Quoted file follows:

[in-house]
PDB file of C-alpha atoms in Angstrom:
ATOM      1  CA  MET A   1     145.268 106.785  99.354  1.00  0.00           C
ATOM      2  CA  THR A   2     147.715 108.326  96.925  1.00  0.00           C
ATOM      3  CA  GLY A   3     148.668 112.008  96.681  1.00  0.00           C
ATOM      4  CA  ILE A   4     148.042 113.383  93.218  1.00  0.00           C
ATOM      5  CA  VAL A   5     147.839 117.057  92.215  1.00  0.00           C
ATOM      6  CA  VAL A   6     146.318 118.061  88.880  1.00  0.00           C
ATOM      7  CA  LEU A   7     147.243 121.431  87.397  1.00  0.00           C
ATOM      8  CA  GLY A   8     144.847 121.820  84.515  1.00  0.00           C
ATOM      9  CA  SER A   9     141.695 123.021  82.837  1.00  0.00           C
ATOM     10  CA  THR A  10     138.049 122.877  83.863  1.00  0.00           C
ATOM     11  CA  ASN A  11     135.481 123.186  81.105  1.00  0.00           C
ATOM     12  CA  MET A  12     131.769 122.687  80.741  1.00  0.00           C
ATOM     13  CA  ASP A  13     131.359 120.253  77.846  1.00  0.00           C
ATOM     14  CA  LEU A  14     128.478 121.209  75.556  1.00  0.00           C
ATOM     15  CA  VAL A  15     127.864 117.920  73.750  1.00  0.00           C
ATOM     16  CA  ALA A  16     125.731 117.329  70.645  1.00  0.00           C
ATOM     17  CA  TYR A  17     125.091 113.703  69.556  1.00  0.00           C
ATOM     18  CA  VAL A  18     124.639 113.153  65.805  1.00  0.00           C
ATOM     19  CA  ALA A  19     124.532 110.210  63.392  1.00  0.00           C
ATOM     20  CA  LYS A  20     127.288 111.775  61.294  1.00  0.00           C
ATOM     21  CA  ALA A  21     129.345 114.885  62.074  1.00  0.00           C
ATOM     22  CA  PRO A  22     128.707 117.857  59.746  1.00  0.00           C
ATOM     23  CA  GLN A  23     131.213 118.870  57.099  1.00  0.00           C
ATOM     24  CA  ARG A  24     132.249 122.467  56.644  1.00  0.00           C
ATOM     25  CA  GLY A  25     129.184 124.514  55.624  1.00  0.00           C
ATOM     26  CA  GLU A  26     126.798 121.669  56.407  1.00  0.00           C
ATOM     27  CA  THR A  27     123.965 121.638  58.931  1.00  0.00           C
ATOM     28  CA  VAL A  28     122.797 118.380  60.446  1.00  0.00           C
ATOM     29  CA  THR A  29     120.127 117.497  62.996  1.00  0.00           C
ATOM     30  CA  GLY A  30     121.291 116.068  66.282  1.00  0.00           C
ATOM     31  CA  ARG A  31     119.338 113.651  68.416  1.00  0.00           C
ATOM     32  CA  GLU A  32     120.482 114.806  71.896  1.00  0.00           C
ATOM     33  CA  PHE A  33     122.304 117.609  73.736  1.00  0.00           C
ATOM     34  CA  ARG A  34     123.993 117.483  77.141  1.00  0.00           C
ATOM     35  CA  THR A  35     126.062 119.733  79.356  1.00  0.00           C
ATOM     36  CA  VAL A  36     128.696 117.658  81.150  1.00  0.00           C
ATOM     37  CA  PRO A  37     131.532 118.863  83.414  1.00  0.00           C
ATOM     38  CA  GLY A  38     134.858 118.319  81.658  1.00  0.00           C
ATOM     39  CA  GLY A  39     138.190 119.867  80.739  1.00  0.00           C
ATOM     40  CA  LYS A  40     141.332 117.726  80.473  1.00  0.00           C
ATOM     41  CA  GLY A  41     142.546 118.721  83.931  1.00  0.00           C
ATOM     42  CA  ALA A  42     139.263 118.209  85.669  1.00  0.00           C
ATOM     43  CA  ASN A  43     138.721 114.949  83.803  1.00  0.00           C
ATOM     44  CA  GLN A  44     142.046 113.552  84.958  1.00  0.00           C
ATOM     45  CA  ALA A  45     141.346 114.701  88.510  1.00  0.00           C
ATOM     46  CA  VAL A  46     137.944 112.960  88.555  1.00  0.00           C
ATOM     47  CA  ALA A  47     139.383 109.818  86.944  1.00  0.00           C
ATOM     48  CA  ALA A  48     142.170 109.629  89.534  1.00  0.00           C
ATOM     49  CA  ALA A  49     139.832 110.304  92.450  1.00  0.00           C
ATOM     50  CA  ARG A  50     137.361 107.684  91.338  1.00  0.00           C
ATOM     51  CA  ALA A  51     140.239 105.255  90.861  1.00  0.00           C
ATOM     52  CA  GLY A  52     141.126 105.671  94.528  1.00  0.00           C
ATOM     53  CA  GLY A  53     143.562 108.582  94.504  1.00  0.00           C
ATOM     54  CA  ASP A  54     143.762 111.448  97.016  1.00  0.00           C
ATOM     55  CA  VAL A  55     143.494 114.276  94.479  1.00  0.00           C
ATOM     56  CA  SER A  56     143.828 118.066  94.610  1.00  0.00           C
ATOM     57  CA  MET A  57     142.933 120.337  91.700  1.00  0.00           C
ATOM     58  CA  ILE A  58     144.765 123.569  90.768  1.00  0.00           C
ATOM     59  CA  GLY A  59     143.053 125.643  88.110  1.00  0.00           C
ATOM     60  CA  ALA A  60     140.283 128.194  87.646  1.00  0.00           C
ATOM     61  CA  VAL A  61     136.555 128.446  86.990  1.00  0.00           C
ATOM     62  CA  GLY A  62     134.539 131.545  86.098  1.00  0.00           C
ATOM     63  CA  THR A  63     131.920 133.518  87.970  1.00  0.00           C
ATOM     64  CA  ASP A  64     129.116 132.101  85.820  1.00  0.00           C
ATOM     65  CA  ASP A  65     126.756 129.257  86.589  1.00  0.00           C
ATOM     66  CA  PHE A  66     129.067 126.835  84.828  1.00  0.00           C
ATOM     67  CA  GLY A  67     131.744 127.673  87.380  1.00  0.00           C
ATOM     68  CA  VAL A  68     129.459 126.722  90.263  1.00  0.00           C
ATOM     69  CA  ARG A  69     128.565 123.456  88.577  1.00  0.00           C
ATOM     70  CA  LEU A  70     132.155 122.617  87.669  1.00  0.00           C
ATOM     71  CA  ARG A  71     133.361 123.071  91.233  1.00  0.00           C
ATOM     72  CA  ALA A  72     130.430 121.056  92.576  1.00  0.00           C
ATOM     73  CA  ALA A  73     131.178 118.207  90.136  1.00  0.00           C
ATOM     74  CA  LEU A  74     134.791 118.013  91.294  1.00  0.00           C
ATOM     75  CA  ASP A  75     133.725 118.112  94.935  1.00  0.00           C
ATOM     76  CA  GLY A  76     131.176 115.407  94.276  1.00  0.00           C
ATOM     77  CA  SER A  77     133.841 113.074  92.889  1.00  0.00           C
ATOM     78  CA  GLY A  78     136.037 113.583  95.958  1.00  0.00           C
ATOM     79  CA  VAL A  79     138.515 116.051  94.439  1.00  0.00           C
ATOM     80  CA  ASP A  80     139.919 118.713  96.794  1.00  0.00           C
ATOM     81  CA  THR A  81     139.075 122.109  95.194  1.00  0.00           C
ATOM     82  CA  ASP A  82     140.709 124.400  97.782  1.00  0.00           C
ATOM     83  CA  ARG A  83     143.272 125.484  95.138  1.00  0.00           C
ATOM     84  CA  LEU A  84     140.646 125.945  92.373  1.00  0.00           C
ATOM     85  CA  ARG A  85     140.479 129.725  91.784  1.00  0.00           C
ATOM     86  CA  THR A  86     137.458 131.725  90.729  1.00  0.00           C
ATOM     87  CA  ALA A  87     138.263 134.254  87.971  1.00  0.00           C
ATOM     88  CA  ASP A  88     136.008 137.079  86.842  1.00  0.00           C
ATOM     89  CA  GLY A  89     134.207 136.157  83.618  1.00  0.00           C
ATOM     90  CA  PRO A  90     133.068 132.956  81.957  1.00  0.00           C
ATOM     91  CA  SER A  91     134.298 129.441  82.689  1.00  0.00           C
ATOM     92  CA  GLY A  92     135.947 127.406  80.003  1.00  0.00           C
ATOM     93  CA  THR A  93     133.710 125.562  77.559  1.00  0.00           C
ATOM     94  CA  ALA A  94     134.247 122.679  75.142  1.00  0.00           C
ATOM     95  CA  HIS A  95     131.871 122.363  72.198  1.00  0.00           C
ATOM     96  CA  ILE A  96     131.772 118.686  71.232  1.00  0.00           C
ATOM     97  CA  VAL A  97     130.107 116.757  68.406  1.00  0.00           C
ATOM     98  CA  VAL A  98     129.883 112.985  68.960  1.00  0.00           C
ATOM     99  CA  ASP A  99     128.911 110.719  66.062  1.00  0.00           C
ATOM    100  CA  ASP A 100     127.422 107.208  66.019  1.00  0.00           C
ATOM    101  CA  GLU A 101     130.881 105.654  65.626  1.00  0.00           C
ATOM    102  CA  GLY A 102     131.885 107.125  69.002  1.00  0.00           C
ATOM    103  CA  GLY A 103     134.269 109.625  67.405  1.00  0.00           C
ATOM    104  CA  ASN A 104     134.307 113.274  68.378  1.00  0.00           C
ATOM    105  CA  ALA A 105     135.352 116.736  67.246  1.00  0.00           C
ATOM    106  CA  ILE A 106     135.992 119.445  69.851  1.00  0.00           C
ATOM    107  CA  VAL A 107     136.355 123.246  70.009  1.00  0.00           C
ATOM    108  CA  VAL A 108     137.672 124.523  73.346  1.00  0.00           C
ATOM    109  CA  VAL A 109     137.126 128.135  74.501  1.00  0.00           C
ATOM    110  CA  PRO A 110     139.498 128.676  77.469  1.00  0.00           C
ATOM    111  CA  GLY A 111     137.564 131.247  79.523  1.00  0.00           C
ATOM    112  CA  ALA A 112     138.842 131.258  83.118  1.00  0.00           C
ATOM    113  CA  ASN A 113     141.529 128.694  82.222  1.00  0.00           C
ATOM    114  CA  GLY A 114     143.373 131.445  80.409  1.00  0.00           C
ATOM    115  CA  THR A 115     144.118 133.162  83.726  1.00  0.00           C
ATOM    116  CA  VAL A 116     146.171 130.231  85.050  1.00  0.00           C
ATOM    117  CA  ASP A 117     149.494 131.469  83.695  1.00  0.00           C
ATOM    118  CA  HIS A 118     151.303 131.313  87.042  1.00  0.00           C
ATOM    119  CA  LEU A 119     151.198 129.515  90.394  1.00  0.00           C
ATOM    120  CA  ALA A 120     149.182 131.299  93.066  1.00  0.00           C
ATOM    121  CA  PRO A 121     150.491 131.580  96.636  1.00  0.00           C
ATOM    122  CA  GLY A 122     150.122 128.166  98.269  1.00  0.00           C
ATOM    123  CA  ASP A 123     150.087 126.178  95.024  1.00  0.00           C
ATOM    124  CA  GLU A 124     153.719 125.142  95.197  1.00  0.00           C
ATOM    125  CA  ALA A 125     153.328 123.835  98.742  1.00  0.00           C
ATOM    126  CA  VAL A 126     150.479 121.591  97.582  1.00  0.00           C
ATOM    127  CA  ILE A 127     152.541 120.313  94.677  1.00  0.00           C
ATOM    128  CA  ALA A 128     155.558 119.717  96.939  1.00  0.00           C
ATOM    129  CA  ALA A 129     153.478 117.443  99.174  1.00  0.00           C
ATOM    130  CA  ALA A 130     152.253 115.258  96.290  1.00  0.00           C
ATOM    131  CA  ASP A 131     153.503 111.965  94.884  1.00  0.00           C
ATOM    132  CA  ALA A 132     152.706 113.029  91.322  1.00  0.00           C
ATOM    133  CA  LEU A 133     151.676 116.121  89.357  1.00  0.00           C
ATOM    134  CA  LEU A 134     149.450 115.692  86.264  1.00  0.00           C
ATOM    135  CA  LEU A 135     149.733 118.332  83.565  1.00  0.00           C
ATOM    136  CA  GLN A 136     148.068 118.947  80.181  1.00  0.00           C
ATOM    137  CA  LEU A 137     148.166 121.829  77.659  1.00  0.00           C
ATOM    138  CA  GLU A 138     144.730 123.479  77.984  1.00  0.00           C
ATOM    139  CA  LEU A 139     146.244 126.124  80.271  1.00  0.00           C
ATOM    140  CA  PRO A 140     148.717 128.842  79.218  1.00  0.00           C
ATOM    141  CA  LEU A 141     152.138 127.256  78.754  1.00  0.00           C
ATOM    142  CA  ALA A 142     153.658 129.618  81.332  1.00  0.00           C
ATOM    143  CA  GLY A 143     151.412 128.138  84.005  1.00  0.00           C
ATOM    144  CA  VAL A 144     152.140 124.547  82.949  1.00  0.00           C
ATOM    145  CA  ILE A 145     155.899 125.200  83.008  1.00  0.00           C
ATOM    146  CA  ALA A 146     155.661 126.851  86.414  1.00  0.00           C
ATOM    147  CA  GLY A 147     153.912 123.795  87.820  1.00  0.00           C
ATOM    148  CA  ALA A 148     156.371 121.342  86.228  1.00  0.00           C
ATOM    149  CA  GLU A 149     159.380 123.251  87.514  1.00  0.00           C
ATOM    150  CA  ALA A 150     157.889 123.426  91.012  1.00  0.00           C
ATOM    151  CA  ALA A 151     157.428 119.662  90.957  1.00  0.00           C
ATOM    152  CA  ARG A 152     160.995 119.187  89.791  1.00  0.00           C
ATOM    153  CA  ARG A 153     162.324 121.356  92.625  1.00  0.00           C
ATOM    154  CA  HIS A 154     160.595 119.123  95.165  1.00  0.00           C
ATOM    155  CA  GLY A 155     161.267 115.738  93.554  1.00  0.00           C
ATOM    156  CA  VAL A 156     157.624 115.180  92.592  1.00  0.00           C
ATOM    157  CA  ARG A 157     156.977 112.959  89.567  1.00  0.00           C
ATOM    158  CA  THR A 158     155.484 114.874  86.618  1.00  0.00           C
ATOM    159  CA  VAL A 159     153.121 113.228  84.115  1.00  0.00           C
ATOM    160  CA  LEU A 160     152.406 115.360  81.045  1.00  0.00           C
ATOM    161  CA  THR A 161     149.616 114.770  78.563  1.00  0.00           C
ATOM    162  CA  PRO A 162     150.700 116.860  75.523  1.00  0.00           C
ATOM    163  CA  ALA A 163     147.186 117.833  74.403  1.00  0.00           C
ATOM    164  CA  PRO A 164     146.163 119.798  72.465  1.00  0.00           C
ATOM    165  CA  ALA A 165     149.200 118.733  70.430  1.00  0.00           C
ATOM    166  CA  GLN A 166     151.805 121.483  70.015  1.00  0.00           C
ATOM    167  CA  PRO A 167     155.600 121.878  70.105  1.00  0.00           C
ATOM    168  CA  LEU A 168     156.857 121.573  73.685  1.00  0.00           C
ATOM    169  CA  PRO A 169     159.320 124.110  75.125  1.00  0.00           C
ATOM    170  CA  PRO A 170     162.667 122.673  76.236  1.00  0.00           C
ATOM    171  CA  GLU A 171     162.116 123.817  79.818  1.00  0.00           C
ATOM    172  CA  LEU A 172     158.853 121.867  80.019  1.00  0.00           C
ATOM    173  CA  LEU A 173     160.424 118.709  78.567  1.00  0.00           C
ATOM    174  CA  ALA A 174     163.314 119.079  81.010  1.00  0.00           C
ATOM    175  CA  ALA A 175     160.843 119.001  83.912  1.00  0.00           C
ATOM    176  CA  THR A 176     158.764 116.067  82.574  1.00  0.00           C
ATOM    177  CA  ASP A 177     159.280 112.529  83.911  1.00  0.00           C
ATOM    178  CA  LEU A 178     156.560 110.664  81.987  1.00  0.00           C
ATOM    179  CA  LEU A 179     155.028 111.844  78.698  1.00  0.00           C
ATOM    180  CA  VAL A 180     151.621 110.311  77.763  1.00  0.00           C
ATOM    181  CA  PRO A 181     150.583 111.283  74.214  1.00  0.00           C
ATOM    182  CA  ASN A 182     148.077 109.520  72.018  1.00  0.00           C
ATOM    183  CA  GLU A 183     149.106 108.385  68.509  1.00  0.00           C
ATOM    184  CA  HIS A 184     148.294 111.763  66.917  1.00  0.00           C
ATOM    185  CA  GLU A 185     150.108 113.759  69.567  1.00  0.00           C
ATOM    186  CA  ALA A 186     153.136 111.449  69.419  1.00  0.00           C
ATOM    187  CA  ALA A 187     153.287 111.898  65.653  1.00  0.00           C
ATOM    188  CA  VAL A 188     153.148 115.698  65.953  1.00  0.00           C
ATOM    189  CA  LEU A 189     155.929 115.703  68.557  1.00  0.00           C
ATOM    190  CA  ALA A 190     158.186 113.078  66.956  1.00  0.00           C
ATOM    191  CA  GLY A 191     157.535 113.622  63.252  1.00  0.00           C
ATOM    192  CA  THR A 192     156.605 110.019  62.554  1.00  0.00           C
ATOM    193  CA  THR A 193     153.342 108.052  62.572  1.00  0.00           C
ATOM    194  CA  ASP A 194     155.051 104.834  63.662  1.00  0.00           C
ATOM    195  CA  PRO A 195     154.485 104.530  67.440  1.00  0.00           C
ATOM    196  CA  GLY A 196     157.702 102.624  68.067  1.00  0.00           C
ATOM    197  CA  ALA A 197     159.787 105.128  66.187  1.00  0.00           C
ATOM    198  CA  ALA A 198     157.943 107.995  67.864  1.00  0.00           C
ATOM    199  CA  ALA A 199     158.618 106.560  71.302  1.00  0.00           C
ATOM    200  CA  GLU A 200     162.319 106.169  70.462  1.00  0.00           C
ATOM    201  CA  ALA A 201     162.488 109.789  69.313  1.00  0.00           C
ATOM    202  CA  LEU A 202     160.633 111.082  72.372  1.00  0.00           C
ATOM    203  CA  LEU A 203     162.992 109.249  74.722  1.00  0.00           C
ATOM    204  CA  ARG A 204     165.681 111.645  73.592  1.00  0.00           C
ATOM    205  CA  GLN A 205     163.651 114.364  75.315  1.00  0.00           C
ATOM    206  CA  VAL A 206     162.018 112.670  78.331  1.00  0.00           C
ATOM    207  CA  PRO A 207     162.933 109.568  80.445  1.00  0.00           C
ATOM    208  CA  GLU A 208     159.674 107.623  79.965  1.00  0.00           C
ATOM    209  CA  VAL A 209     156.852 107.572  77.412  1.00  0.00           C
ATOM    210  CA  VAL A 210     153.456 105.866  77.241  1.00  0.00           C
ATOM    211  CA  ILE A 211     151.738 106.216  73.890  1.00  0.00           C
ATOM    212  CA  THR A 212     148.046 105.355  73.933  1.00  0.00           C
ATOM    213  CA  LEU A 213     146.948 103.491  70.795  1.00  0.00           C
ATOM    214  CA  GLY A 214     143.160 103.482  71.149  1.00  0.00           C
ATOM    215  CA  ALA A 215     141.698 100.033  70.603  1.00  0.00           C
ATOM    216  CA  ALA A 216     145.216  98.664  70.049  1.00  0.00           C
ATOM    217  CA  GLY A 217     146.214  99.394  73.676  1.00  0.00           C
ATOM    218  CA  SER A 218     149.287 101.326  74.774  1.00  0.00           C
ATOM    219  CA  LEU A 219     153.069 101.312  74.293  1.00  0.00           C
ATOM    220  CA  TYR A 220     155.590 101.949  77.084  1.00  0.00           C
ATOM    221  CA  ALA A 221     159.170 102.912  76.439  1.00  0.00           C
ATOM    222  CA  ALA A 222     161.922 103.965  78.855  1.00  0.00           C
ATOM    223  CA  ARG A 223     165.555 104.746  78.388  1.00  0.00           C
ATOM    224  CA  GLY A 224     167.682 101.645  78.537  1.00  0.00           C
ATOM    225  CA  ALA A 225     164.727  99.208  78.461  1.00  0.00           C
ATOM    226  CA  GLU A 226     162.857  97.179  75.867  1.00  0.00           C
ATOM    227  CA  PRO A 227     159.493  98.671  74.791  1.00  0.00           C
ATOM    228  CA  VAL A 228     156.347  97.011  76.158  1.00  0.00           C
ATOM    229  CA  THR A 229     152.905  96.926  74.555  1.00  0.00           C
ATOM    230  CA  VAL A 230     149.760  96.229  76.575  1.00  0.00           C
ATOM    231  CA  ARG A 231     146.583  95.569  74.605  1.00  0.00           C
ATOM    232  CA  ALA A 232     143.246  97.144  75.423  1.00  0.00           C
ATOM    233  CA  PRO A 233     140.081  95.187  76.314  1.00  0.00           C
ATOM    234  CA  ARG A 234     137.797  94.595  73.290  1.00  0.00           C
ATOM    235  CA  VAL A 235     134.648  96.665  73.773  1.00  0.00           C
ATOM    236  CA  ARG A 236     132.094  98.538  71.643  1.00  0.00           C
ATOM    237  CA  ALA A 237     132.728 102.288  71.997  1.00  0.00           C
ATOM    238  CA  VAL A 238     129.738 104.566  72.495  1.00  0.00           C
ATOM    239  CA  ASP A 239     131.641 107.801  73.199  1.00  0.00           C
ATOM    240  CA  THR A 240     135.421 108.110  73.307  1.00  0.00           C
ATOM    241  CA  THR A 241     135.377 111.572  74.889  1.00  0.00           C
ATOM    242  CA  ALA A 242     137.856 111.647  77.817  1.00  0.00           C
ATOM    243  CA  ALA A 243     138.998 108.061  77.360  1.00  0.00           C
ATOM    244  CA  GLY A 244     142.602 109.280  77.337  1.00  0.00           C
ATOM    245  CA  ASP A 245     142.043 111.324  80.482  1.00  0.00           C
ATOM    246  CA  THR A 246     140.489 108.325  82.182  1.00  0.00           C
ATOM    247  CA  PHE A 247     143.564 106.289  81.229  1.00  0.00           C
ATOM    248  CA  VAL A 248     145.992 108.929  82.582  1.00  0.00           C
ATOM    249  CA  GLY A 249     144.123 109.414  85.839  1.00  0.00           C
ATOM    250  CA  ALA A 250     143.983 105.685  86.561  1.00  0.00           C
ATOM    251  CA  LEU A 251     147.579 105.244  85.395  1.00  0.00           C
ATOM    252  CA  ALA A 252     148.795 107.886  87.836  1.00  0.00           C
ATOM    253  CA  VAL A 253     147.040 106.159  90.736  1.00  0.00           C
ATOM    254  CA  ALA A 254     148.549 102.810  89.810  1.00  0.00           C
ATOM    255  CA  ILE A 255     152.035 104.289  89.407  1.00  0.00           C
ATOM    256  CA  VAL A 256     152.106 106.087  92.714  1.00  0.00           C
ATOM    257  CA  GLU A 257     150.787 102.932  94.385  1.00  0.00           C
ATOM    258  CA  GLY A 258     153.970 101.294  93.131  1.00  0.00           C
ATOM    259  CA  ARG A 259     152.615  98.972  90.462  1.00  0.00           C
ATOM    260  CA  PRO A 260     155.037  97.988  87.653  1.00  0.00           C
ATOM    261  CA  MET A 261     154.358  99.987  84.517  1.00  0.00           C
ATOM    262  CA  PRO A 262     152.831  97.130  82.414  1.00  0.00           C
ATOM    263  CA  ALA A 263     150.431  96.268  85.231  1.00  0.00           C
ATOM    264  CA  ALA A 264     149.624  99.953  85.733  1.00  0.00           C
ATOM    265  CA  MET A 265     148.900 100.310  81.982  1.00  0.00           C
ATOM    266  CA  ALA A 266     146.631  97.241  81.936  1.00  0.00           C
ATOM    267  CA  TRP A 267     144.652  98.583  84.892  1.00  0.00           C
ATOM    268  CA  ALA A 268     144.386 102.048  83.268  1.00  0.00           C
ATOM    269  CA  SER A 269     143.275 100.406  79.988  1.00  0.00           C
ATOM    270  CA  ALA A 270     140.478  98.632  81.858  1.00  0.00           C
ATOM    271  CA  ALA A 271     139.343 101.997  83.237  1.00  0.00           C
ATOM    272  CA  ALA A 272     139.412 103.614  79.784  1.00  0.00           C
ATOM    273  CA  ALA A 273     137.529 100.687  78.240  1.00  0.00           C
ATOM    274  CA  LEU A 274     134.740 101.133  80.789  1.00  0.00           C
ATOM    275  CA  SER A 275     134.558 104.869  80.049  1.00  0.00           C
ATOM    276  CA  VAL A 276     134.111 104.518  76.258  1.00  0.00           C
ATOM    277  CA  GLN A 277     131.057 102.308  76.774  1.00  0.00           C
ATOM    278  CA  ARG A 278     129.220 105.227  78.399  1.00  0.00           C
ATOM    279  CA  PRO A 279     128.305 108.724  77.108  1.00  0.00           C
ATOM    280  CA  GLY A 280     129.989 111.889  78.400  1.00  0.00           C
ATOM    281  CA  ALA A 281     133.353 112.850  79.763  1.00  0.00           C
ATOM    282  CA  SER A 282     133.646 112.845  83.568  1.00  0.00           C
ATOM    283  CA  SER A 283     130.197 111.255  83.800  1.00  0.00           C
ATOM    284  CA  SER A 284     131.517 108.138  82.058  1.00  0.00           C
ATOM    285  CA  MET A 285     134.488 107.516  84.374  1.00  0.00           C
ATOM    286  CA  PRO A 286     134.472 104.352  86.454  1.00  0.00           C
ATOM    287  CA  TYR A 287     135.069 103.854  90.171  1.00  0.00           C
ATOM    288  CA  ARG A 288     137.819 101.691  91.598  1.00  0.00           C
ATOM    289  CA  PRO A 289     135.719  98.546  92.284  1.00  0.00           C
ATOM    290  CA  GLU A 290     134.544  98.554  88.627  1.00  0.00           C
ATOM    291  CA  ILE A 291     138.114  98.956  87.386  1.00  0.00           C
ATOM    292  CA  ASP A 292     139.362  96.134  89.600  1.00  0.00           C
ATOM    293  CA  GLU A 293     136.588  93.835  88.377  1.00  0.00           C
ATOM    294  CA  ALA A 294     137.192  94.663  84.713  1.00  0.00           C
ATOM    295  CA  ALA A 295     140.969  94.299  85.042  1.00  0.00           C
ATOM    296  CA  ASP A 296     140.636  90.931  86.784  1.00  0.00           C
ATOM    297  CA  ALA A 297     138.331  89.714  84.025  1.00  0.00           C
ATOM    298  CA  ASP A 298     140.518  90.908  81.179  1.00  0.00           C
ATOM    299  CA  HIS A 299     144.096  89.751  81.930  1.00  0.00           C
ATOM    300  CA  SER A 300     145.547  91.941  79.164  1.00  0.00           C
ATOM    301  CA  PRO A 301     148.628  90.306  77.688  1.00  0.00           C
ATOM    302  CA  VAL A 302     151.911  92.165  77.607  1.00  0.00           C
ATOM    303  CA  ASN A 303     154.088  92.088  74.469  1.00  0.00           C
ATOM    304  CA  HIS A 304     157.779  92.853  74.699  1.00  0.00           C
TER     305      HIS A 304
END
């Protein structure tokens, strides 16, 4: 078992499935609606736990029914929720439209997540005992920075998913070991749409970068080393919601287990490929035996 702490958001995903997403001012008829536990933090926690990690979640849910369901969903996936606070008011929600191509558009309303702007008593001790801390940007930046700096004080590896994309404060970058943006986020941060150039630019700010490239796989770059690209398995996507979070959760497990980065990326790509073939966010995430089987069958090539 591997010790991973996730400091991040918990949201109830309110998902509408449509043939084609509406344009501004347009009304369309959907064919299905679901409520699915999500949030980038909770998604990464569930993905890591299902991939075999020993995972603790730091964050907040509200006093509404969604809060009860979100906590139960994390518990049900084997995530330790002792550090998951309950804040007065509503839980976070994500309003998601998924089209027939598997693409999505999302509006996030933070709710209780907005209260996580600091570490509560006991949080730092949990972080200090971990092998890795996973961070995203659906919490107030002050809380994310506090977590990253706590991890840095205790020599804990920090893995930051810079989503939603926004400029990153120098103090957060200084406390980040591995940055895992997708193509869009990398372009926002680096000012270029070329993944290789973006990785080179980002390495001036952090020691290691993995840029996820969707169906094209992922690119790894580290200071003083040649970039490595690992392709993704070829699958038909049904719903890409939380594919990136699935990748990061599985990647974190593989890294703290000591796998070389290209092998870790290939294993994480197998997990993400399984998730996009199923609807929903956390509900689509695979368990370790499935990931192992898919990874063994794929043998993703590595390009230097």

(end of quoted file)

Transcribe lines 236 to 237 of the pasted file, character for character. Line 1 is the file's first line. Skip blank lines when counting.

ATOM    234  CA  ARG A 234     137.797  94.595  73.290  1.00  0.00           C
ATOM    235  CA  VAL A 235     134.648  96.665  73.773  1.00  0.00           C